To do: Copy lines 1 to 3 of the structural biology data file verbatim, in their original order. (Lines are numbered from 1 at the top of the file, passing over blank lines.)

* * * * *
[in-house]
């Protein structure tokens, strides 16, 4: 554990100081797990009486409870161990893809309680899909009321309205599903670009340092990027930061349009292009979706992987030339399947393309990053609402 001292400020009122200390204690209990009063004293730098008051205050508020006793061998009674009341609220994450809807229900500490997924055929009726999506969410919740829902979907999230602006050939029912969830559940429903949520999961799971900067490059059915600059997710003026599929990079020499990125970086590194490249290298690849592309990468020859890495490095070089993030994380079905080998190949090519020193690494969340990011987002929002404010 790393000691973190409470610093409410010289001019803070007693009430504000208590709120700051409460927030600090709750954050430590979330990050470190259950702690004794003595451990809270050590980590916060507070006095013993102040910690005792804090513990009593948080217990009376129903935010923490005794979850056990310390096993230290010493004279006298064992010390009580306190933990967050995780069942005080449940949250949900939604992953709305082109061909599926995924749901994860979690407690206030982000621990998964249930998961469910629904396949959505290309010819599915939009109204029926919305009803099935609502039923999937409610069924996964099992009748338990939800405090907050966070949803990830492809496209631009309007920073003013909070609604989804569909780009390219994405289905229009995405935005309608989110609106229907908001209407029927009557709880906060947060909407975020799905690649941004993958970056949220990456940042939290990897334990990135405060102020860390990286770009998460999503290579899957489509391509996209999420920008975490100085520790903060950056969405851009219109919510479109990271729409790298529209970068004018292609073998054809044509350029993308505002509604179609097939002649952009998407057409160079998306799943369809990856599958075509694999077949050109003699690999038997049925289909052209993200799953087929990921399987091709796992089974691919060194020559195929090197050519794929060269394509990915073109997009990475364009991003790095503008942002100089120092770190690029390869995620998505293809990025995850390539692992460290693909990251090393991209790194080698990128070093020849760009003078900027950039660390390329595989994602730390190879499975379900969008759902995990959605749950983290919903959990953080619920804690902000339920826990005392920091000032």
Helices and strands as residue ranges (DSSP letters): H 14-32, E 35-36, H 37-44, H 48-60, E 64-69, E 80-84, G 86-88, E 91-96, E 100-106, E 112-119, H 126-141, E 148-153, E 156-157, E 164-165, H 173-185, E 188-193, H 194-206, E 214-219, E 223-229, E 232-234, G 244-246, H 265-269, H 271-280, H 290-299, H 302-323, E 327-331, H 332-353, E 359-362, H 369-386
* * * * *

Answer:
[in-house]
């Protein structure tokens, strides 16, 4: 554990100081797990009486409870161990893809309680899909009321309205599903670009340092990027930061349009292009979706992987030339399947393309990053609402 001292400020009122200390204690209990009063004293730098008051205050508020006793061998009674009341609220994450809807229900500490997924055929009726999506969410919740829902979907999230602006050939029912969830559940429903949520999961799971900067490059059915600059997710003026599929990079020499990125970086590194490249290298690849592309990468020859890495490095070089993030994380079905080998190949090519020193690494969340990011987002929002404010 790393000691973190409470610093409410010289001019803070007693009430504000208590709120700051409460927030600090709750954050430590979330990050470190259950702690004794003595451990809270050590980590916060507070006095013993102040910690005792804090513990009593948080217990009376129903935010923490005794979850056990310390096993230290010493004279006298064992010390009580306190933990967050995780069942005080449940949250949900939604992953709305082109061909599926995924749901994860979690407690206030982000621990998964249930998961469910629904396949959505290309010819599915939009109204029926919305009803099935609502039923999937409610069924996964099992009748338990939800405090907050966070949803990830492809496209631009309007920073003013909070609604989804569909780009390219994405289905229009995405935005309608989110609106229907908001209407029927009557709880906060947060909407975020799905690649941004993958970056949220990456940042939290990897334990990135405060102020860390990286770009998460999503290579899957489509391509996209999420920008975490100085520790903060950056969405851009219109919510479109990271729409790298529209970068004018292609073998054809044509350029993308505002509604179609097939002649952009998407057409160079998306799943369809990856599958075509694999077949050109003699690999038997049925289909052209993200799953087929990921399987091709796992089974691919060194020559195929090197050519794929060269394509990915073109997009990475364009991003790095503008942002100089120092770190690029390869995620998505293809990025995850390539692992460290693909990251090393991209790194080698990128070093020849760009003078900027950039660390390329595989994602730390190879499975379900969008759902995990959605749950983290919903959990953080619920804690902000339920826990005392920091000032």
Helices and strands as residue ranges (DSSP letters): H 14-32, E 35-36, H 37-44, H 48-60, E 64-69, E 80-84, G 86-88, E 91-96, E 100-106, E 112-119, H 126-141, E 148-153, E 156-157, E 164-165, H 173-185, E 188-193, H 194-206, E 214-219, E 223-229, E 232-234, G 244-246, H 265-269, H 271-280, H 290-299, H 302-323, E 327-331, H 332-353, E 359-362, H 369-386